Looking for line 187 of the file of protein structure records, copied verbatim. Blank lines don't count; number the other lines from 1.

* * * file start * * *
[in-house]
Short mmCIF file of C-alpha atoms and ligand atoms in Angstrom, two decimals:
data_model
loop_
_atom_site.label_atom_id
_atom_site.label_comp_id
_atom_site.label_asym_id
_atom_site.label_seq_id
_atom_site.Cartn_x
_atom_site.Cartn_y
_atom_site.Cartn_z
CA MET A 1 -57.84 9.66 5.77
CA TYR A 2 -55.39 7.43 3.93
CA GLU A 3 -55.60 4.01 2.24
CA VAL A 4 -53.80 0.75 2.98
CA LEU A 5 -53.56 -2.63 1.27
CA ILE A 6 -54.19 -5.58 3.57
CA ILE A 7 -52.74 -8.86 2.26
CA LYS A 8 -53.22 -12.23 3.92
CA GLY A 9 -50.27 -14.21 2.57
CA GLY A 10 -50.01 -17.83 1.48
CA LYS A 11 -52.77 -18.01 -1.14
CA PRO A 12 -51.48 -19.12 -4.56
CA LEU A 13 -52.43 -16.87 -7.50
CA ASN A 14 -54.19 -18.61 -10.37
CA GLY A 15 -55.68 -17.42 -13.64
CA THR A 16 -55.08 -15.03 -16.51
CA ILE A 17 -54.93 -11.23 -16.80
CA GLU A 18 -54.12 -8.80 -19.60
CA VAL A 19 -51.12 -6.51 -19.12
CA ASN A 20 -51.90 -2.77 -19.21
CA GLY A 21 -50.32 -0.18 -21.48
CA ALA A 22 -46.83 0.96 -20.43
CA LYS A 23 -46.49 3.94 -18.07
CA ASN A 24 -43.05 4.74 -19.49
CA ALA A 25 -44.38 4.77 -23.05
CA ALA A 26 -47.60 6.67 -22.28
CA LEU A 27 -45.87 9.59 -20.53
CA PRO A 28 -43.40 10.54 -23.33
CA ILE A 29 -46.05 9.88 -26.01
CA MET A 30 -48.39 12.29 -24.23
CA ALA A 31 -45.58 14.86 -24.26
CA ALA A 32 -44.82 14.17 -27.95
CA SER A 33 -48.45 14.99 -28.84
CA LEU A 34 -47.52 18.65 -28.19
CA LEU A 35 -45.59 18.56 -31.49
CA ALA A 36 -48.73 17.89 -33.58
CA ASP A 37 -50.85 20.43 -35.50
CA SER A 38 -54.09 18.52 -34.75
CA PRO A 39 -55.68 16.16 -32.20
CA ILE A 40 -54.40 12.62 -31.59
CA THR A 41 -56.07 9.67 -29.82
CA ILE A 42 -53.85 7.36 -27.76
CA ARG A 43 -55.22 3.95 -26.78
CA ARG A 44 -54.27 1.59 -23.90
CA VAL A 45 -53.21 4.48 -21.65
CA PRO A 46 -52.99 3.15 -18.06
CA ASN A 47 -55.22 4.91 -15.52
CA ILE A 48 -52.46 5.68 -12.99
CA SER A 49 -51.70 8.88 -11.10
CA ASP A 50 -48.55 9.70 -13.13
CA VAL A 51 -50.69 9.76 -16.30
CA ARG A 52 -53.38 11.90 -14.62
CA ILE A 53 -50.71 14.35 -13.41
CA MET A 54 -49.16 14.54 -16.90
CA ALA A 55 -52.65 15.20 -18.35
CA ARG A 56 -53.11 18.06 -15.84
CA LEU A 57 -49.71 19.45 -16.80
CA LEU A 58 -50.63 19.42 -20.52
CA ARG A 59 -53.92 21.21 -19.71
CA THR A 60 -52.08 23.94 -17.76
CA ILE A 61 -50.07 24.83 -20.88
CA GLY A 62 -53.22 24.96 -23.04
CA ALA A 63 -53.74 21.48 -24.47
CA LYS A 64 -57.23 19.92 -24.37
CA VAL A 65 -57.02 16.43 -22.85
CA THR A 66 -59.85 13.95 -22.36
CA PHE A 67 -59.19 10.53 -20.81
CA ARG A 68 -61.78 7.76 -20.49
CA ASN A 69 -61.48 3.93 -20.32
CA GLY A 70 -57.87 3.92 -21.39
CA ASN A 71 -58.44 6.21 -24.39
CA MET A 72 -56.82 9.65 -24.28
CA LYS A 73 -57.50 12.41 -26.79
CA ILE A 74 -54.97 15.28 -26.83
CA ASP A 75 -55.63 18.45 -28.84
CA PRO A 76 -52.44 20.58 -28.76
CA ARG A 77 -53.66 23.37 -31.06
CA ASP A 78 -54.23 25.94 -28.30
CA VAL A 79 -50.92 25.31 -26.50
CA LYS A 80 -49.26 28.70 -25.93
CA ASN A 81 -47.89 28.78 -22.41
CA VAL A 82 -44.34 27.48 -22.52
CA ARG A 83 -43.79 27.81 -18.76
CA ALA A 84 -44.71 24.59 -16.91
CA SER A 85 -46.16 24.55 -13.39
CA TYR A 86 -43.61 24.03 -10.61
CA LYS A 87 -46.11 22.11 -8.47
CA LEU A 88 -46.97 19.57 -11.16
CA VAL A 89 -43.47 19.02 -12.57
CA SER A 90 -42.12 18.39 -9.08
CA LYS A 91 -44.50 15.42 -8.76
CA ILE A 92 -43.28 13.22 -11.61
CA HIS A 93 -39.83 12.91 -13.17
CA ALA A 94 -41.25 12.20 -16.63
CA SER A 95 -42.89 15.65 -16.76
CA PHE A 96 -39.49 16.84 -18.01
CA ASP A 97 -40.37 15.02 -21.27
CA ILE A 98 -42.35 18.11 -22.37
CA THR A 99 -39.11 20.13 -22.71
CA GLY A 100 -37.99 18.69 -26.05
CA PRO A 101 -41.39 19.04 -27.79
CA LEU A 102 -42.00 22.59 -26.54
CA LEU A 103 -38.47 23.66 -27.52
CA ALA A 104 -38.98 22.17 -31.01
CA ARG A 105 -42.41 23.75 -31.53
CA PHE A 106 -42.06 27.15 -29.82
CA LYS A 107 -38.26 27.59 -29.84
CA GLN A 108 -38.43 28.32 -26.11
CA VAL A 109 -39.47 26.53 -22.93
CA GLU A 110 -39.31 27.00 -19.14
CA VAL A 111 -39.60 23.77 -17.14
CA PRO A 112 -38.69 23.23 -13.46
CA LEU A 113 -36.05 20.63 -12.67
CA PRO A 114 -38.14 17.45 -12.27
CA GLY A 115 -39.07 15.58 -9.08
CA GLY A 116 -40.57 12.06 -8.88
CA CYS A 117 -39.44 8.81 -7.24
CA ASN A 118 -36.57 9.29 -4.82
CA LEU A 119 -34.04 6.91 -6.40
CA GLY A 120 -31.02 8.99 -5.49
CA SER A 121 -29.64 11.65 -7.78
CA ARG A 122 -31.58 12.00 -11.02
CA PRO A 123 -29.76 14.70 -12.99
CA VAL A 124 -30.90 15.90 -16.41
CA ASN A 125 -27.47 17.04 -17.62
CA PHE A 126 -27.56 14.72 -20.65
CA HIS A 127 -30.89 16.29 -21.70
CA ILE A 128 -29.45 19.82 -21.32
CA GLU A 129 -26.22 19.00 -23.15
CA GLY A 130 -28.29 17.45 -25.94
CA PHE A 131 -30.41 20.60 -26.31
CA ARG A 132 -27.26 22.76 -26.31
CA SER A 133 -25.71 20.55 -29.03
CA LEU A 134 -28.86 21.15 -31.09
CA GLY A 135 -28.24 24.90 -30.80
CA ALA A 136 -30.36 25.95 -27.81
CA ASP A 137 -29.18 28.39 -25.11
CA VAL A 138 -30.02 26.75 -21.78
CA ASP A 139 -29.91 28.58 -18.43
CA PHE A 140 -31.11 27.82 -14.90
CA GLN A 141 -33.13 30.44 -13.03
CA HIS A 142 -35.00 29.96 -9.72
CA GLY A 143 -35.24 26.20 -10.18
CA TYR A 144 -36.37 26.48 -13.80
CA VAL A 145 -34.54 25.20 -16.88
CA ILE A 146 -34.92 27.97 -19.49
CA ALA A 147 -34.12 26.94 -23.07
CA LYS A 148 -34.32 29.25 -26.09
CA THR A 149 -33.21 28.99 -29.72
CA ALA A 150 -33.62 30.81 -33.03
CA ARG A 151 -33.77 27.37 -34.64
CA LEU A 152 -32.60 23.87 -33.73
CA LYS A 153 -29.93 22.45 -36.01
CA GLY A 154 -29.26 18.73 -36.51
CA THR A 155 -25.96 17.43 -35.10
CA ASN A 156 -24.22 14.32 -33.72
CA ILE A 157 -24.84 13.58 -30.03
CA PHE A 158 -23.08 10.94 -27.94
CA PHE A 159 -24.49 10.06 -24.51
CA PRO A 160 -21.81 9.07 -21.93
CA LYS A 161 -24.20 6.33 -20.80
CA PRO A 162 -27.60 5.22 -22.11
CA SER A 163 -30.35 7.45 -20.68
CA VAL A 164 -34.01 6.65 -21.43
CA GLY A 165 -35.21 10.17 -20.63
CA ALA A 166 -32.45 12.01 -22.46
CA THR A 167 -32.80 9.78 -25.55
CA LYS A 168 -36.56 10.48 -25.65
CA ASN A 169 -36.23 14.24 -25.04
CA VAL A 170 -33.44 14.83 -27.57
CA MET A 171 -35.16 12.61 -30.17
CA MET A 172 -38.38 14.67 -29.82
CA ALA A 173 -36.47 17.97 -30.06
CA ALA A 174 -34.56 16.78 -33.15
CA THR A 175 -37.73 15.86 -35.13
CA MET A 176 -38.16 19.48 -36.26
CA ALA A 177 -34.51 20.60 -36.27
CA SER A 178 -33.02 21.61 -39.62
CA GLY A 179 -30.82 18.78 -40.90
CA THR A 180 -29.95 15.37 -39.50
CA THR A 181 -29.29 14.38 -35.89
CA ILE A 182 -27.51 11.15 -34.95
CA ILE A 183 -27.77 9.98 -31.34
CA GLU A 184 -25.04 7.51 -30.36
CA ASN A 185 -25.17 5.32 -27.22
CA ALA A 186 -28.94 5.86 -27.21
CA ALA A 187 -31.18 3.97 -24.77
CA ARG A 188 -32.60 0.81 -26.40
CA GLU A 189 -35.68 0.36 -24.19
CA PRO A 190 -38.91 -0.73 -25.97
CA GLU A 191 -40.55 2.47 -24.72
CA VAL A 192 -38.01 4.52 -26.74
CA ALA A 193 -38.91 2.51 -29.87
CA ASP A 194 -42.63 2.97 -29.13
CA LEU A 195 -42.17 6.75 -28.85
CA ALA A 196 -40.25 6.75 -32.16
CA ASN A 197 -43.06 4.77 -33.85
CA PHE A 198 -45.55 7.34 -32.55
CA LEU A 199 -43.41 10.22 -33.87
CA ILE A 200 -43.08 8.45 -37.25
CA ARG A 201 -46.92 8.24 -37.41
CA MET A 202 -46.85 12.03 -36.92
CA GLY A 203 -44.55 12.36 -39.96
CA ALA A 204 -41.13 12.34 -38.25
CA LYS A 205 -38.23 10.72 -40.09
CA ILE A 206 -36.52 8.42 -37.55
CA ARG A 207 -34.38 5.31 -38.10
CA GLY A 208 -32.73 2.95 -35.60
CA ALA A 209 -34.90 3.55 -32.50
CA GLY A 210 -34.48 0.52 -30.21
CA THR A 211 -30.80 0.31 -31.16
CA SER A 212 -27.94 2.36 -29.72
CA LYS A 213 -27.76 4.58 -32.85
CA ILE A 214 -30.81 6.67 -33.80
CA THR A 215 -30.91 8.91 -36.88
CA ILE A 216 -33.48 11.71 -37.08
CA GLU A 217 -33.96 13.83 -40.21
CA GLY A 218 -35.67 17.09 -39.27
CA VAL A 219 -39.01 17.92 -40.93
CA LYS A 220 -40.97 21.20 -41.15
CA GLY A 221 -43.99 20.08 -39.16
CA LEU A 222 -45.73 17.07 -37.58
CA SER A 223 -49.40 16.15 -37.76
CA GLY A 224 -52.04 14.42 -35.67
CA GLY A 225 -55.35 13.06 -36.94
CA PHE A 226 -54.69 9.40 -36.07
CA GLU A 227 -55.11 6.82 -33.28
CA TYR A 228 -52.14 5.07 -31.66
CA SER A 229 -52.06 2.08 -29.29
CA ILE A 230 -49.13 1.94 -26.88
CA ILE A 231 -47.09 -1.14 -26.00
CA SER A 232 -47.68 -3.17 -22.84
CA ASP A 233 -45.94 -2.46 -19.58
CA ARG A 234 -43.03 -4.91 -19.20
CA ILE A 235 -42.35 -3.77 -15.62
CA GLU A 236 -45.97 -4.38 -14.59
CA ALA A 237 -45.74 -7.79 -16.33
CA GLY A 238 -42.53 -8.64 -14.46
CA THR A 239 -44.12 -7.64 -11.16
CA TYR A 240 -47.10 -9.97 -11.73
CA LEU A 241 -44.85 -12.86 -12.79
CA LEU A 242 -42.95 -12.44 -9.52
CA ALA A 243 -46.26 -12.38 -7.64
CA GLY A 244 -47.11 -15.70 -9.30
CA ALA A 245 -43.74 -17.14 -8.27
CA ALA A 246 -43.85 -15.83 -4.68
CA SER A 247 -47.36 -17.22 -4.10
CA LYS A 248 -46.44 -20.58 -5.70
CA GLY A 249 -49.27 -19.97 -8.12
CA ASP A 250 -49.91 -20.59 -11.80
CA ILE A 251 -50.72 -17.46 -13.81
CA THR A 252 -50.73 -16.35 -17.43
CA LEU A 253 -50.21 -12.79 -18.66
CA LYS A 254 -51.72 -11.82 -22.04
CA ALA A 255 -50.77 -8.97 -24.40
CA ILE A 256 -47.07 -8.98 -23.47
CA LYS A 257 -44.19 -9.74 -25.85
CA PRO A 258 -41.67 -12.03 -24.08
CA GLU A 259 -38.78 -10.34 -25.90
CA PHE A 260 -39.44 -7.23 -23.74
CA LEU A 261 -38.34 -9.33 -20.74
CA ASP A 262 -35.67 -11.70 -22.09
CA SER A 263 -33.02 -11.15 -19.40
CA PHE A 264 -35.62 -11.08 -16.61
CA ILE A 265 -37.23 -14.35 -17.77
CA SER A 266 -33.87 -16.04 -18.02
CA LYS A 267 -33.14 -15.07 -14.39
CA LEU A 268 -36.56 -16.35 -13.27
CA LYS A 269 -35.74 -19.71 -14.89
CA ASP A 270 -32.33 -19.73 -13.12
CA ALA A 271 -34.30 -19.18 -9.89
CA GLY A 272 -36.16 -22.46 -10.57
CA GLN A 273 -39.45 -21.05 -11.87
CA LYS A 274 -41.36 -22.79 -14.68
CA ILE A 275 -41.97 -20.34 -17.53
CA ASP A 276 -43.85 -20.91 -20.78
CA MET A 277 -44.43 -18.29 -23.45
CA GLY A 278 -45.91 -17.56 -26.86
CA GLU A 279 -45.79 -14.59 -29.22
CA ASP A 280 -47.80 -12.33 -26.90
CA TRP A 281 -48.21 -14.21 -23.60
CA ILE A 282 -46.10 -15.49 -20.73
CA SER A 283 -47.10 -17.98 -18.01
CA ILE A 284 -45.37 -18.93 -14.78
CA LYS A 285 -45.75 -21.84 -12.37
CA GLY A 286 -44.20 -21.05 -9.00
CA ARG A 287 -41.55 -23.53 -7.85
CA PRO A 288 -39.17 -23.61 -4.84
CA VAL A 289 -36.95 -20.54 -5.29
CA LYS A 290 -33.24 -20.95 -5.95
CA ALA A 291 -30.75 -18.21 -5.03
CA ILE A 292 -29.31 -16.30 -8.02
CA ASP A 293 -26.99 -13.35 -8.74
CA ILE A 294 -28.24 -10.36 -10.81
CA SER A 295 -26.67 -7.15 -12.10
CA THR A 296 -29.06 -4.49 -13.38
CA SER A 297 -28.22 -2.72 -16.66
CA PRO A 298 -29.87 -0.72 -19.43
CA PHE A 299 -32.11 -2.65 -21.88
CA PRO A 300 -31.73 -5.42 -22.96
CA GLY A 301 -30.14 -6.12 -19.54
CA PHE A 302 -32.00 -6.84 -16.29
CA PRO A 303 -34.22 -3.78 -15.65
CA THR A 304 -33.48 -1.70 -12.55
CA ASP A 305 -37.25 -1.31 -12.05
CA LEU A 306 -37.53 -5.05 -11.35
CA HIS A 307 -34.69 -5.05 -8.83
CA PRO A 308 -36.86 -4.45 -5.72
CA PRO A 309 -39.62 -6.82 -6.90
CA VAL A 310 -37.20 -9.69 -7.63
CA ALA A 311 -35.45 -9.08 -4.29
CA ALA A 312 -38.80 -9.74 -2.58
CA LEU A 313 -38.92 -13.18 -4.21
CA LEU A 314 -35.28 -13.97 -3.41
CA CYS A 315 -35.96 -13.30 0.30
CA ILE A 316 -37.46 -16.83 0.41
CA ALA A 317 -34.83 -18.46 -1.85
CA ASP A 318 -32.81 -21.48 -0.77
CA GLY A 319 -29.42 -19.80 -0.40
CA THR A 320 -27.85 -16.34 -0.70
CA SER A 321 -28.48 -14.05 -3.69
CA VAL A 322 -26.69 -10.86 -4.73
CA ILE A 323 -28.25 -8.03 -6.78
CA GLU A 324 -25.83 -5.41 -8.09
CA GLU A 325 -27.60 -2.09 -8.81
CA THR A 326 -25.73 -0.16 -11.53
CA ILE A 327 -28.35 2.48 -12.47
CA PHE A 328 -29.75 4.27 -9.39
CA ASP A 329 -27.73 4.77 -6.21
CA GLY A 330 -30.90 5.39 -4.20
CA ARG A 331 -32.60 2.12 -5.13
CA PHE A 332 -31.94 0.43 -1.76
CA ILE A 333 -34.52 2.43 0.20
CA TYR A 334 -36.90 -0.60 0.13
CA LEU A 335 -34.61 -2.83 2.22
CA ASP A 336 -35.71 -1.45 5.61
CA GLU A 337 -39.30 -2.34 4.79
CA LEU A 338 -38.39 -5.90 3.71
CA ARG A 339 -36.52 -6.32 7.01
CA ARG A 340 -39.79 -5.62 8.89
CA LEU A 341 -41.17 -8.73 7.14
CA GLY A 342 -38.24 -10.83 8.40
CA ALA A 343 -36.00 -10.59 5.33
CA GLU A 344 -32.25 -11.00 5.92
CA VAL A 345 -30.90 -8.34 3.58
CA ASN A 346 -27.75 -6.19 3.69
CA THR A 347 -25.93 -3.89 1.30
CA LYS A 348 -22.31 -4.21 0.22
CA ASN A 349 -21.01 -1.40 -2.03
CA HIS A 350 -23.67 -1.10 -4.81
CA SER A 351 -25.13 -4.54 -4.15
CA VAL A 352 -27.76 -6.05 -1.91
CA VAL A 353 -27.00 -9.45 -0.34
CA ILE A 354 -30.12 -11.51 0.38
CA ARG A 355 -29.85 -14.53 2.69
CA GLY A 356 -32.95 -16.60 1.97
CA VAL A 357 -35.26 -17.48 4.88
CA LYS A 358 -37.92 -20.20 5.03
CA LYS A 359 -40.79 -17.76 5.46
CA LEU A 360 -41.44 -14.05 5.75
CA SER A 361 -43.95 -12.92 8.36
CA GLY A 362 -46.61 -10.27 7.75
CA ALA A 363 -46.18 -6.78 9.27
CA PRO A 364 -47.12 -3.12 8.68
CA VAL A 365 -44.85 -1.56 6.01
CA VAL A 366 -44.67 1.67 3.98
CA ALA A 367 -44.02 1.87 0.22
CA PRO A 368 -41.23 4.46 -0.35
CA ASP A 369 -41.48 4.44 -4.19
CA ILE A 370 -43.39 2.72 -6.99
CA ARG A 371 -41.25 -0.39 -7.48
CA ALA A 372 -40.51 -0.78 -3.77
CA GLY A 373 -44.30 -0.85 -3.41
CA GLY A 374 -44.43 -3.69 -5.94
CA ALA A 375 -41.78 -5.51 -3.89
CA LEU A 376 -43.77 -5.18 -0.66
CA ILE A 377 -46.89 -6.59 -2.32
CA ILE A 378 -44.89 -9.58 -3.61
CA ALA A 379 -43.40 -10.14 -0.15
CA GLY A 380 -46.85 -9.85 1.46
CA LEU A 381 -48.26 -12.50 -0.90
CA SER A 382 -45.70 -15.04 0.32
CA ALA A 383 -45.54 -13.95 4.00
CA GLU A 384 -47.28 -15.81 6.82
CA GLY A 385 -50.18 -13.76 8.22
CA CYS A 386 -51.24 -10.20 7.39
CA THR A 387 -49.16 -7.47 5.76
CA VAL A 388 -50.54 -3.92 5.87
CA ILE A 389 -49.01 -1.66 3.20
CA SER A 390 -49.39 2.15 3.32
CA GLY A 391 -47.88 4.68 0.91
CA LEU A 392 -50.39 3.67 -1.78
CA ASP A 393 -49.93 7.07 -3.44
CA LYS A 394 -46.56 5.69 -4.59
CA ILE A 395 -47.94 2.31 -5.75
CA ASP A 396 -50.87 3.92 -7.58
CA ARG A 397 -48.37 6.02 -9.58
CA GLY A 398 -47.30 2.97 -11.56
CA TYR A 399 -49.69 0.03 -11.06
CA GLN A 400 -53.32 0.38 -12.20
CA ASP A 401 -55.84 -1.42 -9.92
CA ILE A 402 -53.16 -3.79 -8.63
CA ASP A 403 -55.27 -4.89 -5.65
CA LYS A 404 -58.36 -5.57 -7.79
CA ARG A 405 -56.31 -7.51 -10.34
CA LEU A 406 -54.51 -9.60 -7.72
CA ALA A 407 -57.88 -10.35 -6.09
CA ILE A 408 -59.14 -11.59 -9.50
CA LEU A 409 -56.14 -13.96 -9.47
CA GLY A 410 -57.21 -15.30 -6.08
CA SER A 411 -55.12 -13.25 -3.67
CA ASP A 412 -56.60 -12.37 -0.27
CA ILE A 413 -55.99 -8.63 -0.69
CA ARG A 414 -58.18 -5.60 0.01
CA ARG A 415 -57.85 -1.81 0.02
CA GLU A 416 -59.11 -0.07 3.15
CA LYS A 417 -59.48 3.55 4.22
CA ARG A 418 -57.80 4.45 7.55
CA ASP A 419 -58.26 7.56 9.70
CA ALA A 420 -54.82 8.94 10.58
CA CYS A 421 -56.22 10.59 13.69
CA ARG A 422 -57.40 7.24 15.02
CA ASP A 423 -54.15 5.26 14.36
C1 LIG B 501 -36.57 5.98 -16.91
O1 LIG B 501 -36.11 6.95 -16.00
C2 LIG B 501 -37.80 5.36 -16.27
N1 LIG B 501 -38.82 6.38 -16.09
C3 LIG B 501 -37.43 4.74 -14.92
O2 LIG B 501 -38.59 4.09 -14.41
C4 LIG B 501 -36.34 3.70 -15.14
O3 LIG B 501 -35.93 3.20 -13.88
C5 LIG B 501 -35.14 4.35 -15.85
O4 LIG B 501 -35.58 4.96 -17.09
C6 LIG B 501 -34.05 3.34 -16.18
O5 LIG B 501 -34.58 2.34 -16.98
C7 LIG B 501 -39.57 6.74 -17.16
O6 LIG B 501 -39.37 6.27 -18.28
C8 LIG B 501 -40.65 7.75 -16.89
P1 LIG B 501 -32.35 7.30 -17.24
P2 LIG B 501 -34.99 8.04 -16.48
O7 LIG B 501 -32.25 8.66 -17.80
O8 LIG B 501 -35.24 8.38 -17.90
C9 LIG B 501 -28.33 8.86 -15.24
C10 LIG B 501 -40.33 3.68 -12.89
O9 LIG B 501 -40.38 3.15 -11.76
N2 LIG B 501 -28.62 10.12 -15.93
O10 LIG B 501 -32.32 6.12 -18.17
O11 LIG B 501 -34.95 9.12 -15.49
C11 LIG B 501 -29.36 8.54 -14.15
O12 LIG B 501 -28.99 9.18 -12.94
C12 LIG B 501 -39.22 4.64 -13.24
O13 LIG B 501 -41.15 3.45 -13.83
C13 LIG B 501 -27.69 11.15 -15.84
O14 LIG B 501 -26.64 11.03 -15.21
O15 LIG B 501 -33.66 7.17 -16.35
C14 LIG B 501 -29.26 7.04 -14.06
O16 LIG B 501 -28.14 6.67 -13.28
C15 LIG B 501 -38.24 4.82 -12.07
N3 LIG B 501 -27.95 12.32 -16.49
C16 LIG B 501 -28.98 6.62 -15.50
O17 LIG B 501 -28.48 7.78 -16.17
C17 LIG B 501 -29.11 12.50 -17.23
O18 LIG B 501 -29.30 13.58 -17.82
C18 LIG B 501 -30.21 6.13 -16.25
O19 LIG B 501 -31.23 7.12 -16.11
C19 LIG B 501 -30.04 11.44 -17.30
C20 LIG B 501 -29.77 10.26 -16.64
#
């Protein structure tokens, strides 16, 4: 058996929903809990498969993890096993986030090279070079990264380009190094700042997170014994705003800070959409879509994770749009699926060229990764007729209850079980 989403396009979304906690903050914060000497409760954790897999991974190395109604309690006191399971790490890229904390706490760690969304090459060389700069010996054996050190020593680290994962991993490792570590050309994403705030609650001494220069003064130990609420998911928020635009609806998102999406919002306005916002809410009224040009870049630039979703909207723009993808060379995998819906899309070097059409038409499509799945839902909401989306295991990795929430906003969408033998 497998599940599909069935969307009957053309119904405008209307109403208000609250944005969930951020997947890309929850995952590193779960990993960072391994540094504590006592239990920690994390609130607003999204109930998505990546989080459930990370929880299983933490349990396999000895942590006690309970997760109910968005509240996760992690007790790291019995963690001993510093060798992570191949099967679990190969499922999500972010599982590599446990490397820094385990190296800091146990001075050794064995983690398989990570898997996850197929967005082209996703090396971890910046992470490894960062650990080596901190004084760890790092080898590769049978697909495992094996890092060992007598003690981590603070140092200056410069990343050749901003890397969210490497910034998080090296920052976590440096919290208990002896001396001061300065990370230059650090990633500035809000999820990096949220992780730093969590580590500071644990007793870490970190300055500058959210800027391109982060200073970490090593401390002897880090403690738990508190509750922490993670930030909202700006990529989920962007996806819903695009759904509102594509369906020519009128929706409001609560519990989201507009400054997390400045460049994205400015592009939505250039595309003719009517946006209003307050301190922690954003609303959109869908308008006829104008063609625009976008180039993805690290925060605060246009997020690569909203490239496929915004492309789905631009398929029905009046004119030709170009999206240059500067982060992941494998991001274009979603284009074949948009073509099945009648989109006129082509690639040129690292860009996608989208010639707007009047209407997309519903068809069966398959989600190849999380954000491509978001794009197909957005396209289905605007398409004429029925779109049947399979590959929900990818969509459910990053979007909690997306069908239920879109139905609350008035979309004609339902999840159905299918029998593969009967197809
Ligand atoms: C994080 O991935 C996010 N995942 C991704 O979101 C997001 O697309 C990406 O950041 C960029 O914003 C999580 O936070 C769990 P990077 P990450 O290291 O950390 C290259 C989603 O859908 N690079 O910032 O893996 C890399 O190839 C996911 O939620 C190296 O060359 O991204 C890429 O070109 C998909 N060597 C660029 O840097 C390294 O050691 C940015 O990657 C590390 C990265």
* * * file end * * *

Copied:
CA MET A 176 -38.16 19.48 -36.26